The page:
Even before structural stability criteria have been explicitly programmed into Rocksolver it has built a stable structure. The photo shows Rocksolver's automatically generated design and the small desk-top structure built from real rocks following Rocksolver's plan. Rocksolver is using a 2D optimisation algorithm which would suit many applications such as retaining walls where stone masons already select prism-shaped rock. Stone masons mostly use a mental 2D algorithm to build a variety of structures from prism-shaped rocks because that's a lot easier than the mental 3D manipulations required to build with a random selection of rocks. Already Rocksolver has the capability to use 3D algorithms and build with random irregular shapes. Results from 3D testing will be published here and at as they come to hand.

Wednesday, May 05, 2010

Could be a world first

The image on the left is the result of running a Rocksolver simulation using data corresponding to 5 real rocks. The right-hand image is the real structure built by following the packing plan devised by Rocksolver. This could be the first time a new structure has been built from irregular objects following instructions from a computer program. It's possible some old structures have been re-built following the output from archaeological reconstruction software. The software required to simulate the rebuilding of an old structure is quite different to that required to simulate the building of a new structure so I'm happy to say it's a first.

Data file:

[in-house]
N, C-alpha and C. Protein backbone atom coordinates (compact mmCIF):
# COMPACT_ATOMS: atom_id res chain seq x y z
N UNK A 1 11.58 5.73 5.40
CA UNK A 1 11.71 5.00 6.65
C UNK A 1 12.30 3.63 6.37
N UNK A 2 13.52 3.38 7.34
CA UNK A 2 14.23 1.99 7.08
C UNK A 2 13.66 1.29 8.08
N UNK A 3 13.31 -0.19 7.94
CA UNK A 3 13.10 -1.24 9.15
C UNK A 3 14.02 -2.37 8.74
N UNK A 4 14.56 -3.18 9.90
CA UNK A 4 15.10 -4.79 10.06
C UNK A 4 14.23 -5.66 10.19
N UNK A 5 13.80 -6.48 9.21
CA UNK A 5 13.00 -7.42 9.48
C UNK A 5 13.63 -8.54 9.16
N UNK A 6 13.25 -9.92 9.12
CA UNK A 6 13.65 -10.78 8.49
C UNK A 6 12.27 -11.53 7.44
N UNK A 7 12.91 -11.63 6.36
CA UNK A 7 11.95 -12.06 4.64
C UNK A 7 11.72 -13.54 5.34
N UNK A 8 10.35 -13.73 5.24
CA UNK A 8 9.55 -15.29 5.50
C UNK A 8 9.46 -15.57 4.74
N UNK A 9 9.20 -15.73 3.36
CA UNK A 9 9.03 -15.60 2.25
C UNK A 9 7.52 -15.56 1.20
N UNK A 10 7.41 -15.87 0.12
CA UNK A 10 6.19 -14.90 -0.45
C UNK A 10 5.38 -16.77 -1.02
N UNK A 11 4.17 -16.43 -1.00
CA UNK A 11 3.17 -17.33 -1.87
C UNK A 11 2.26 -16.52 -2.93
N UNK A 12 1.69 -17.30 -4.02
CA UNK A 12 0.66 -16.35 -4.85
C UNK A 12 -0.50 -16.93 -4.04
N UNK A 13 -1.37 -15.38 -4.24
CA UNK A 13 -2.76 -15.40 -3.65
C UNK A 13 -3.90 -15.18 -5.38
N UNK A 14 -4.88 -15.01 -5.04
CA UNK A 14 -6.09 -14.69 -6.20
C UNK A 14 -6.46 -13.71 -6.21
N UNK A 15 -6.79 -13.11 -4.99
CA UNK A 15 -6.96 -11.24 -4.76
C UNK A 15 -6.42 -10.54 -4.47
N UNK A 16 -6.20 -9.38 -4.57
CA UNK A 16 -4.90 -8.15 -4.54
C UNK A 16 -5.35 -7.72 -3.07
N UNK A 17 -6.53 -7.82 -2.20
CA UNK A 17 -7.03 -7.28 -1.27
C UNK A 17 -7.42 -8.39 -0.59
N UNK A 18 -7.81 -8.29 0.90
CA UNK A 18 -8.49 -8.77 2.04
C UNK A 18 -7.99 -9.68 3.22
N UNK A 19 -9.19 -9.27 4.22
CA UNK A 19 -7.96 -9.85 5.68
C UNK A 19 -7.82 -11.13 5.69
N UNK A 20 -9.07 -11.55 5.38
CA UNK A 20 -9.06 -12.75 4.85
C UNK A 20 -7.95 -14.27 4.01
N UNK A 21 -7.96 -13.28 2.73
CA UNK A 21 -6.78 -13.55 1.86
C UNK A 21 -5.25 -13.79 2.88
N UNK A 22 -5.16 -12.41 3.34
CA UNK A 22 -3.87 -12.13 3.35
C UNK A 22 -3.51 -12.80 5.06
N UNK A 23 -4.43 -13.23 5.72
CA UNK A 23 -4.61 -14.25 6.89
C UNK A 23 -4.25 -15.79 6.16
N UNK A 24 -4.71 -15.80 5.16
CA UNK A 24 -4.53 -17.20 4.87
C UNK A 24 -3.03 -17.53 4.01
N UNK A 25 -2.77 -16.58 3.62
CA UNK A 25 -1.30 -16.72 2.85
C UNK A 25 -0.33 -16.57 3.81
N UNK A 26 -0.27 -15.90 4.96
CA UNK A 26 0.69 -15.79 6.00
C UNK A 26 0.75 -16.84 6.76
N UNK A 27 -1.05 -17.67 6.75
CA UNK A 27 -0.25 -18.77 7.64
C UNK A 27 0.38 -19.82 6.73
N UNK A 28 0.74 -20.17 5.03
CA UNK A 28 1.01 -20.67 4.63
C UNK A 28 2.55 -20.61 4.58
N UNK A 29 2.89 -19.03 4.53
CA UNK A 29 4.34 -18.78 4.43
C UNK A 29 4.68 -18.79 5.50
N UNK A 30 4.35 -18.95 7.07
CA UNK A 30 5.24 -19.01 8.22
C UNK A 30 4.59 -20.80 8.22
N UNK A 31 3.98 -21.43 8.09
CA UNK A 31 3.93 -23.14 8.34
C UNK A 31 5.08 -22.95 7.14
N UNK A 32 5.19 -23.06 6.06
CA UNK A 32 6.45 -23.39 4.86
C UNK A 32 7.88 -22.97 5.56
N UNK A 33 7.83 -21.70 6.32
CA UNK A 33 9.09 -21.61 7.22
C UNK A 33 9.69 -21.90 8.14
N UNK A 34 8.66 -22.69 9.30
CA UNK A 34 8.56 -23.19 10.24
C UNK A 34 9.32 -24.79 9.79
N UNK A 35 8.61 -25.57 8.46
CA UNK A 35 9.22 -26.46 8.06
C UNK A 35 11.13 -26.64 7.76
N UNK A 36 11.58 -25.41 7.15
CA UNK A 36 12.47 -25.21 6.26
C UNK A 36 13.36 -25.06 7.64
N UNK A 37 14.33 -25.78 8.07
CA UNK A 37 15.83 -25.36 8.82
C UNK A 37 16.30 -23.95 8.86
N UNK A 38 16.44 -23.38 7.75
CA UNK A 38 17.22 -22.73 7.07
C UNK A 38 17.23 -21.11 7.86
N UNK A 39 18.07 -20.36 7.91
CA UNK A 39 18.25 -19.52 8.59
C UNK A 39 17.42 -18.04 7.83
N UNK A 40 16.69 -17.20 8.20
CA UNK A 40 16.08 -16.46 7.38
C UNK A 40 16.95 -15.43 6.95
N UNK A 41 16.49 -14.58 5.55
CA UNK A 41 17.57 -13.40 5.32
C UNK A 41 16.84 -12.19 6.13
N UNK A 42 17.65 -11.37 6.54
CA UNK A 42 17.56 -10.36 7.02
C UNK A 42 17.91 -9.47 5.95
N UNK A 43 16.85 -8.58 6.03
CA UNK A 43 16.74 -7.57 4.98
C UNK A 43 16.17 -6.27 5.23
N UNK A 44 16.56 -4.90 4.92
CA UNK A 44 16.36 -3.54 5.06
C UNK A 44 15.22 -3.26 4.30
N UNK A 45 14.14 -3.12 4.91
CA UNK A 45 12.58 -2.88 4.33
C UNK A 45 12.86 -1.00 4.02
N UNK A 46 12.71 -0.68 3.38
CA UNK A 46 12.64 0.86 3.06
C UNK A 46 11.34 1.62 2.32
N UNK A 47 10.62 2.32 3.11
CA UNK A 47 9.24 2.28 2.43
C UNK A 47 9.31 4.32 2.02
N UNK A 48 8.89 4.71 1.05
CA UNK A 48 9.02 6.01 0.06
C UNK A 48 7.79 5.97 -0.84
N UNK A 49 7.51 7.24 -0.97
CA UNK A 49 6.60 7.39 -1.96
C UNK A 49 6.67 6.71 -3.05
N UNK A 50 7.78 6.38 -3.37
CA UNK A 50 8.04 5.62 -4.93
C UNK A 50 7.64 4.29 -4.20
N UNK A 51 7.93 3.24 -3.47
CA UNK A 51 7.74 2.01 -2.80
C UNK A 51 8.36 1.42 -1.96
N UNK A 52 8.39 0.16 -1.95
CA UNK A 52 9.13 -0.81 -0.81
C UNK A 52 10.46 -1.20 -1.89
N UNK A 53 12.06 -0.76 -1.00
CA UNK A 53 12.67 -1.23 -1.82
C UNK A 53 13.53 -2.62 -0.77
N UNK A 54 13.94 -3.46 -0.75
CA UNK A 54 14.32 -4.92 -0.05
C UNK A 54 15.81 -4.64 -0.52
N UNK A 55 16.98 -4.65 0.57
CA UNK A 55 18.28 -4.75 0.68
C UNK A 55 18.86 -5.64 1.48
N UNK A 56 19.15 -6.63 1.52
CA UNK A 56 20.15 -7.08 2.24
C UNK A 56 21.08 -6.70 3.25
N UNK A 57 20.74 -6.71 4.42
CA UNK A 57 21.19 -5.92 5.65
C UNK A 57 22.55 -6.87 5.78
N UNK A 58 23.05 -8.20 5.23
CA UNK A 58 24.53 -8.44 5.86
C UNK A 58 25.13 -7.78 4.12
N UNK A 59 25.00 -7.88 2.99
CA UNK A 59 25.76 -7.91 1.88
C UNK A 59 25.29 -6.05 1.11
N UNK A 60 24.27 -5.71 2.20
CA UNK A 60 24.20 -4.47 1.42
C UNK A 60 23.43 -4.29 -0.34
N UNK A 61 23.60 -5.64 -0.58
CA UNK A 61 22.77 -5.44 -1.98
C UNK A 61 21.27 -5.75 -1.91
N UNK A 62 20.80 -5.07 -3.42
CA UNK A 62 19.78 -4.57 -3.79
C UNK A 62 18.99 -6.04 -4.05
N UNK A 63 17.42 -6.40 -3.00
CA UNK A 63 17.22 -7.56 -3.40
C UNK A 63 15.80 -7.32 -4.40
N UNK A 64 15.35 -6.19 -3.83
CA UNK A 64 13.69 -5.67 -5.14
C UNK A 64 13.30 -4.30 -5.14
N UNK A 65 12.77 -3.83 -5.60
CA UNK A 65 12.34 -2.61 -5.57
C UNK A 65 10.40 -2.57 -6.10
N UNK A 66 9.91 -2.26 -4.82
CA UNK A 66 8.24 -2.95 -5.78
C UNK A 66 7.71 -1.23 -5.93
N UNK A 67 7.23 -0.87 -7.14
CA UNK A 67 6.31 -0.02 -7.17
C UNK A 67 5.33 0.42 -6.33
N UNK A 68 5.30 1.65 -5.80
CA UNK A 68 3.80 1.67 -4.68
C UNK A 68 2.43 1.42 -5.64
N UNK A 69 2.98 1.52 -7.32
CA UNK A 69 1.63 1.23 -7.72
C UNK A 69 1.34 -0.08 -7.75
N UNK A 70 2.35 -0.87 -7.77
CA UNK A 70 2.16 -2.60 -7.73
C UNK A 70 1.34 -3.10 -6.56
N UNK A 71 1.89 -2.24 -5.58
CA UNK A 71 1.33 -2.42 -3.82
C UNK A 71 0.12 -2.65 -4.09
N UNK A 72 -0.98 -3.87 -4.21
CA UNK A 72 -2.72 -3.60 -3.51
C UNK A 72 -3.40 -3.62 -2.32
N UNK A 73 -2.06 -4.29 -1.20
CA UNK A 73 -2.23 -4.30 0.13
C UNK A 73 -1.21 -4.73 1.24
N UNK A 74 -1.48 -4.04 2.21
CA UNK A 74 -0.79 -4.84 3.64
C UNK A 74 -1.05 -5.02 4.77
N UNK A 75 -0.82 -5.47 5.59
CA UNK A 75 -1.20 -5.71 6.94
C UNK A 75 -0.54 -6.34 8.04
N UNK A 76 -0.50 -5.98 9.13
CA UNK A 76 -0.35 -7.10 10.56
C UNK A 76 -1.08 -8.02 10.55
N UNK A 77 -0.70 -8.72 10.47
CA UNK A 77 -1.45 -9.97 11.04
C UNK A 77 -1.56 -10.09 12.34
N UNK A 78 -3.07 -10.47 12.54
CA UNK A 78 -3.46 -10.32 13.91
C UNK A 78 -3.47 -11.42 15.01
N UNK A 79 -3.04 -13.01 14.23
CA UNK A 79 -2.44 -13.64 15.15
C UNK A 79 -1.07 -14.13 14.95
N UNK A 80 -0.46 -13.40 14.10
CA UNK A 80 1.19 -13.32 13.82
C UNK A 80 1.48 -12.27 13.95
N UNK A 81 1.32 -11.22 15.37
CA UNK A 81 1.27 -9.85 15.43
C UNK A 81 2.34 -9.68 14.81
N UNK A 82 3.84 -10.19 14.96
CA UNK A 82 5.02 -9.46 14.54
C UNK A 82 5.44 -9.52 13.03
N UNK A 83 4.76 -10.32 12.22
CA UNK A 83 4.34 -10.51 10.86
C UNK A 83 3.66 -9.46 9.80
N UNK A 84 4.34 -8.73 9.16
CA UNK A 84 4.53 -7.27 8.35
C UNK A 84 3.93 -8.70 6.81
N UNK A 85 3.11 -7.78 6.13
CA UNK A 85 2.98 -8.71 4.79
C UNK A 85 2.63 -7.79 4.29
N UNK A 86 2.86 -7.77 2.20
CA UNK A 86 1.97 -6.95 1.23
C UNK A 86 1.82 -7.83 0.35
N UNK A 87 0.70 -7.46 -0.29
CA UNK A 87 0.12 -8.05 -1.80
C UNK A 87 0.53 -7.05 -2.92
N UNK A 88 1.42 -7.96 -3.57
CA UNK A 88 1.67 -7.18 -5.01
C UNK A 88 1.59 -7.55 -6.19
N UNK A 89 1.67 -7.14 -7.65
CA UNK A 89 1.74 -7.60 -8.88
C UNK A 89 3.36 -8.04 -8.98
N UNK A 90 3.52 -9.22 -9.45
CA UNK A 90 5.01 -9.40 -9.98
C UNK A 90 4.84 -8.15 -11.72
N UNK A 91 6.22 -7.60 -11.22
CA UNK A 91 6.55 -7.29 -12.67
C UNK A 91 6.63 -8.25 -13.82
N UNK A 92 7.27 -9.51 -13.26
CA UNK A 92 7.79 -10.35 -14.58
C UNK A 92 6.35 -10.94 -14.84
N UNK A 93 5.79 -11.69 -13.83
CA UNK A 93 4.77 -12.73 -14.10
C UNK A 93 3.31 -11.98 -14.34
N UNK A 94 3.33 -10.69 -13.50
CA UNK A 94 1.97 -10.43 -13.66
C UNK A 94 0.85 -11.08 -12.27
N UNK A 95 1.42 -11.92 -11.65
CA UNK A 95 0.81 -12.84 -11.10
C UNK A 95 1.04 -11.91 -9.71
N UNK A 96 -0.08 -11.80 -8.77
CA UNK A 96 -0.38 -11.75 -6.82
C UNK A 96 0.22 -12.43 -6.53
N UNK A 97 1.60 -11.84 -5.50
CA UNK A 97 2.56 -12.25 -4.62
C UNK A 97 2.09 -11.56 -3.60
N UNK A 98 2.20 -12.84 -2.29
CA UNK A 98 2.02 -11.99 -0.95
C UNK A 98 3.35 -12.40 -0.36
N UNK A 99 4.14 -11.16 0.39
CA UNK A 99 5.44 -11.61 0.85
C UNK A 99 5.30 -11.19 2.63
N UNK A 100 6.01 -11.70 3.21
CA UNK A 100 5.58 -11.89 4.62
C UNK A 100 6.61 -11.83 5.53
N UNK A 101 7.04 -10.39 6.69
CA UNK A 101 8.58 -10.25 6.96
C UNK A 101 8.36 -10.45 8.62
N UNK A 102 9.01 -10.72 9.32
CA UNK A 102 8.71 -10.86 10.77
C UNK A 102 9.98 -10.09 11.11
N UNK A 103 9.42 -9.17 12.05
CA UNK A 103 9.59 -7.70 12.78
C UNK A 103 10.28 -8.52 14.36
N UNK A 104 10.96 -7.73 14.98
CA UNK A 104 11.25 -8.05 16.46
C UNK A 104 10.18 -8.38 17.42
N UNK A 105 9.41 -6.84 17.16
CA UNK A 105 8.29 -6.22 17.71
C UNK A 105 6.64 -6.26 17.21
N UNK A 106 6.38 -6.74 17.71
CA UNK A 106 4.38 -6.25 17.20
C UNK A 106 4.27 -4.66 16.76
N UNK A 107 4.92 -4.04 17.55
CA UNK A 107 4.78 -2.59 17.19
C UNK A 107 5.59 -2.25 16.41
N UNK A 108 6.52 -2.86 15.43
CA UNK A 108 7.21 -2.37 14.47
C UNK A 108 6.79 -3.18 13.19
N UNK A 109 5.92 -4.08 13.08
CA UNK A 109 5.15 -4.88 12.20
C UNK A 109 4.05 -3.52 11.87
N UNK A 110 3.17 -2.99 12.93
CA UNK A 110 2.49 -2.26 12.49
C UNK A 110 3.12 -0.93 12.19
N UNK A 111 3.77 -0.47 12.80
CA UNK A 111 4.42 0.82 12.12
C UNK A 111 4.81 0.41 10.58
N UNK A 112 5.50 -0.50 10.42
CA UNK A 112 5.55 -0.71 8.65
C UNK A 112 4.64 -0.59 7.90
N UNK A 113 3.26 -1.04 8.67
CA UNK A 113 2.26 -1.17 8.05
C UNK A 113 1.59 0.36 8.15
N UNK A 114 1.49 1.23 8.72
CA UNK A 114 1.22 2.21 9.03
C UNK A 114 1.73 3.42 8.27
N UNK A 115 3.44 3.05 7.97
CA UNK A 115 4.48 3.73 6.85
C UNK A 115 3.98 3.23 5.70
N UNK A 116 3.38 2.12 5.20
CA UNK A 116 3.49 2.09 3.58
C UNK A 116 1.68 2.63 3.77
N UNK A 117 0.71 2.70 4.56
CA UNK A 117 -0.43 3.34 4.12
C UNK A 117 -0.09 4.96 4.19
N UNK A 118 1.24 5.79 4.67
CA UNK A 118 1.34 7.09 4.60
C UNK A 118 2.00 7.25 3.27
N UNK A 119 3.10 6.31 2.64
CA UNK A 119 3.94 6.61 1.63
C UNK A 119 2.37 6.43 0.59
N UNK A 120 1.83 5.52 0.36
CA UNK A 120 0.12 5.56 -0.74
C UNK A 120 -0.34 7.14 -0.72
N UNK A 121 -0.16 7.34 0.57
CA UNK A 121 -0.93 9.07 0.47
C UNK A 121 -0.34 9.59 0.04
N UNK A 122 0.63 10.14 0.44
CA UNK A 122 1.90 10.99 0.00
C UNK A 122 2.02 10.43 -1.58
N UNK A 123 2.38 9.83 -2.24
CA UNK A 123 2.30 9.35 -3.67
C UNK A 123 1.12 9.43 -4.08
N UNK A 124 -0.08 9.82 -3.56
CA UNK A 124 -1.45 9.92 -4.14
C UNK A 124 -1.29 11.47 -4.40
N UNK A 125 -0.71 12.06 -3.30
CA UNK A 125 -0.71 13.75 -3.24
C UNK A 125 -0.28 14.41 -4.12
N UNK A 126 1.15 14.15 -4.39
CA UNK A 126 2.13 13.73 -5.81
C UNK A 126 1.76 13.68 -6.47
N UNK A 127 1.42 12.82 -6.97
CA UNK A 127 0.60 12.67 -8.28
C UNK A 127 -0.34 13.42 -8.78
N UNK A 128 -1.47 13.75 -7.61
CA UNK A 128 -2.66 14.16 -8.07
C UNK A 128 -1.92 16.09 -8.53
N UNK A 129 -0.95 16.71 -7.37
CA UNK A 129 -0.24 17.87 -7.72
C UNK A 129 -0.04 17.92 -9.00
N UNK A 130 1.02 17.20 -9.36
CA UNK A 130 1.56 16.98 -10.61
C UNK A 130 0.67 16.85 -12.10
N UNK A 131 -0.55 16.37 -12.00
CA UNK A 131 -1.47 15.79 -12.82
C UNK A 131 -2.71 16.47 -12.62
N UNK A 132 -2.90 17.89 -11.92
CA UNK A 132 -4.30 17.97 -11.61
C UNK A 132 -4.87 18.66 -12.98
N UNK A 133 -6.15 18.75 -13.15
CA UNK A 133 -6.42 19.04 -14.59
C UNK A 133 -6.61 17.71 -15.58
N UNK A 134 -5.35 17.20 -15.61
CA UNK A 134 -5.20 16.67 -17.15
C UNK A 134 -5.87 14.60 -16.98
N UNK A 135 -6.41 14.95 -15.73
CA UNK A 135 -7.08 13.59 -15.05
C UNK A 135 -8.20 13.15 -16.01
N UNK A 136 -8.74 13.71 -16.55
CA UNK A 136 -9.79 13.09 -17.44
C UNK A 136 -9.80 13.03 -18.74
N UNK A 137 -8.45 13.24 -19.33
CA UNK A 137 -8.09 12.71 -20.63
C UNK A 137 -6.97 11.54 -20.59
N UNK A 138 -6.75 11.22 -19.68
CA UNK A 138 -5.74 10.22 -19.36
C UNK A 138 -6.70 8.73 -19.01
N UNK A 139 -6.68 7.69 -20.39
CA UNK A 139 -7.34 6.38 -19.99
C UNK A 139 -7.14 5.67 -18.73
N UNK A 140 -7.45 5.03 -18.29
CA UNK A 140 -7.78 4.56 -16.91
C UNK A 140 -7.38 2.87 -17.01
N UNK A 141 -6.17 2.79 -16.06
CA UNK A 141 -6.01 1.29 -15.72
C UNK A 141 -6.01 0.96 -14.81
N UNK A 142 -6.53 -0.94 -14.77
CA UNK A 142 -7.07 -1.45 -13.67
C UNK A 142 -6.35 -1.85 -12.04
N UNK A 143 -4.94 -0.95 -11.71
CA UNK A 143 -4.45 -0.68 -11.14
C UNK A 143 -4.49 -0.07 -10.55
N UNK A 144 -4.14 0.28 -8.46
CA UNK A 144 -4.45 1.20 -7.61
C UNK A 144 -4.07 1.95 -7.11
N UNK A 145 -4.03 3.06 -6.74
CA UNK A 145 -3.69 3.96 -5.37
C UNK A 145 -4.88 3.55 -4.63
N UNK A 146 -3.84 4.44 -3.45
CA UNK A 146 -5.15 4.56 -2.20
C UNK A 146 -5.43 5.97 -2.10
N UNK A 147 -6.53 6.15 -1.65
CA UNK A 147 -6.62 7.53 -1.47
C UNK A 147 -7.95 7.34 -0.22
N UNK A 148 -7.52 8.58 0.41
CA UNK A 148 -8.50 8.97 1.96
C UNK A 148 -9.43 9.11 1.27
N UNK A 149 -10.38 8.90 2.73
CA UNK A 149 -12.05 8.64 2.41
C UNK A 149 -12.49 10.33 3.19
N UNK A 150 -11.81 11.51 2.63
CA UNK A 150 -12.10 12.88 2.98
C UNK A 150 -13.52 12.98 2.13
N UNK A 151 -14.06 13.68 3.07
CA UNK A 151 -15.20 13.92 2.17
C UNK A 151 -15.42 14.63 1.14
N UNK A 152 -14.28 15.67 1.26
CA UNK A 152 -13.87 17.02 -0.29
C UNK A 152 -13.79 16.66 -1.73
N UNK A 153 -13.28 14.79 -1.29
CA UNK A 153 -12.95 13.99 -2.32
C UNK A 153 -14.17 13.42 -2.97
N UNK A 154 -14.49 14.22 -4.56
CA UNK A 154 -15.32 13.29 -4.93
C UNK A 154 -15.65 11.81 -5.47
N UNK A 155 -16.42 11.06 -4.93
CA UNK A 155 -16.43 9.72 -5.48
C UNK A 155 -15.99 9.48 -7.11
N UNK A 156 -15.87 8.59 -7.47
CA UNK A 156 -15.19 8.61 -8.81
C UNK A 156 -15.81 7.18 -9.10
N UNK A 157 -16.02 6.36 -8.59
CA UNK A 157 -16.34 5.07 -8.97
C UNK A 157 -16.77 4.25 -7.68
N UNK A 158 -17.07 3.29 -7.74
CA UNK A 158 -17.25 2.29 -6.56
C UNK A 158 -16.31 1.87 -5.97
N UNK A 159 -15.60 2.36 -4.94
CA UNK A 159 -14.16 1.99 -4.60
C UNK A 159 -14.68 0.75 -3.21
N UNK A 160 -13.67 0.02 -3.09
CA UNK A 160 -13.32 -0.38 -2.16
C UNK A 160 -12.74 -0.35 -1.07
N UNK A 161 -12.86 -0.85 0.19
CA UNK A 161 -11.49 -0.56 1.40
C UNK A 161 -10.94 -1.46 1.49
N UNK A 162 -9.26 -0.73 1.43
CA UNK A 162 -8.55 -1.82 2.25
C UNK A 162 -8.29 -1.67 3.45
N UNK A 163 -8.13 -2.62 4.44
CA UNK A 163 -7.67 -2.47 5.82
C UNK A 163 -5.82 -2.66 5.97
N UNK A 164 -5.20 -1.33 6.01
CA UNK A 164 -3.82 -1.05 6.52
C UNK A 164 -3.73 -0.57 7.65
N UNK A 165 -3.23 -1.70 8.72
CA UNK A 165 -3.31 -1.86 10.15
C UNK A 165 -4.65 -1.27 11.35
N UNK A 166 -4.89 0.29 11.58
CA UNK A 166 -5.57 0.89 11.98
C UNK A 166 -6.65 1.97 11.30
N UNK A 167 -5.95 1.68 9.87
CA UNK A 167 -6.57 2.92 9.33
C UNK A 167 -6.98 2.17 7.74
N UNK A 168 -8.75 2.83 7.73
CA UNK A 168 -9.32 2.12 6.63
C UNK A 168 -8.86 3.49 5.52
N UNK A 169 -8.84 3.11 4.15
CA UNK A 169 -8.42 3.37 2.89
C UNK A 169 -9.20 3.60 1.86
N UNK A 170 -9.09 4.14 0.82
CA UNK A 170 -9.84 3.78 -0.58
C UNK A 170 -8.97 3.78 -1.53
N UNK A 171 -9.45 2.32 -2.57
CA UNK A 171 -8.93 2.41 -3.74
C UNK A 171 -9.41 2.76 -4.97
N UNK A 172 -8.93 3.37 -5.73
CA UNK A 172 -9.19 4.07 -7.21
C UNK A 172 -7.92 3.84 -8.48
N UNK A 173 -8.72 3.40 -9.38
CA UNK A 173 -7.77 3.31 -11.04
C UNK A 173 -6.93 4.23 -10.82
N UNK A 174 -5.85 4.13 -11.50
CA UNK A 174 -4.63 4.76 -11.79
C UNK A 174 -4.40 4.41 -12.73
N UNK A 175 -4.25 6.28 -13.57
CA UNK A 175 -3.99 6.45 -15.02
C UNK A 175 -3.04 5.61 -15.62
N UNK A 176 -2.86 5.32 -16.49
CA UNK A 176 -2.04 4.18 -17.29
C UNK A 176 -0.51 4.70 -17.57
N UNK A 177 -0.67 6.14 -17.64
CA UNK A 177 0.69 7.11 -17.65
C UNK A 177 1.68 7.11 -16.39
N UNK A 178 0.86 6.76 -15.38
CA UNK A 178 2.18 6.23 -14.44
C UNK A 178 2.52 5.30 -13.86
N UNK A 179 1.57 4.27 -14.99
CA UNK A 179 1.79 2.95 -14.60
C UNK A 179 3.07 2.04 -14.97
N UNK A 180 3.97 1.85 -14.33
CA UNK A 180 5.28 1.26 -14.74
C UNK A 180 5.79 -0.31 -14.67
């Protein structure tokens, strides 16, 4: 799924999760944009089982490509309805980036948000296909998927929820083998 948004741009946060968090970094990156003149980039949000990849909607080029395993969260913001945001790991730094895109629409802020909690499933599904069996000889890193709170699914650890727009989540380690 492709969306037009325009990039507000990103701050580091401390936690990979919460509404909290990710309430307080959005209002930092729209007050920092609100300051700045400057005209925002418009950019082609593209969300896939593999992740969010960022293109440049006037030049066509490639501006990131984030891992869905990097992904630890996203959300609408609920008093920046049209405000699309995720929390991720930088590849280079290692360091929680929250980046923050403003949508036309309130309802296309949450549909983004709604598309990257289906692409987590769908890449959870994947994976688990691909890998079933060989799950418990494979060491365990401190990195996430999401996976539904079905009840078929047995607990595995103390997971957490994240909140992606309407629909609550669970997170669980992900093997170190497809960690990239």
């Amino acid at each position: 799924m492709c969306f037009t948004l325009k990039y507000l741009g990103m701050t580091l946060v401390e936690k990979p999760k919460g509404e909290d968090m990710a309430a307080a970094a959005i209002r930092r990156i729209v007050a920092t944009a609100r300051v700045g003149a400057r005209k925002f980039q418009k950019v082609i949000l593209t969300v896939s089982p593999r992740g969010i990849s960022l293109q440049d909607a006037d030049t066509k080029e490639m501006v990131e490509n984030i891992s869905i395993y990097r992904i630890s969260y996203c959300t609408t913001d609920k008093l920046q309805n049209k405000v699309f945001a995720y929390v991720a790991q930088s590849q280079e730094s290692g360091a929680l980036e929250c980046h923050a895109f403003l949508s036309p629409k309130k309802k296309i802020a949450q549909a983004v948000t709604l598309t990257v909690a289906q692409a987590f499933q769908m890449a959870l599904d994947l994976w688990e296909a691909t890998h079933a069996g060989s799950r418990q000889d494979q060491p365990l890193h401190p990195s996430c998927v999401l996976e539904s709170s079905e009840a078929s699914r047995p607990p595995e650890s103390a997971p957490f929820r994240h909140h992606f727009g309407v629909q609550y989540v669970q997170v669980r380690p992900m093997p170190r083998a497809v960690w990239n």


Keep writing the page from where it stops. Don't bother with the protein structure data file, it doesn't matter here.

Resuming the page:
The packing plan in the image came from my first desk-top simulation, even before the packing algorithm parameters had been optimised so things will only get better from here on.

Wednesday, April 28, 2010

3D virtual rocks on Google's Sketchup

These 3D virtual rocks come from real rocks which were scanned. The virtual rock mesh was reduced to just a few hundred faces, imported into Sketchup then uploaded to Google's 3dwarehouse where they are freely available for download from the Intresto collection.

Friday, June 08, 2007


Intresto Pty Ltd is a company I have just started to help me attract government funding (governments will fund companies but not individuals) so I can keep going with the research and development. Intresto is from Intelligent Rearrangement of Stone, something people have been doing for thousands of years, I'm just throwing a computer into the mix. Have a look at (formerly

Friday, September 15, 2006

The ant survives

In the high resolution animation it's possible to see the ant scurry over the hills in the distance after it nearly gets squashed by the first rock. I modelled the ant on the Bull Ants living under the front windows of the house I built at Oyster Cove.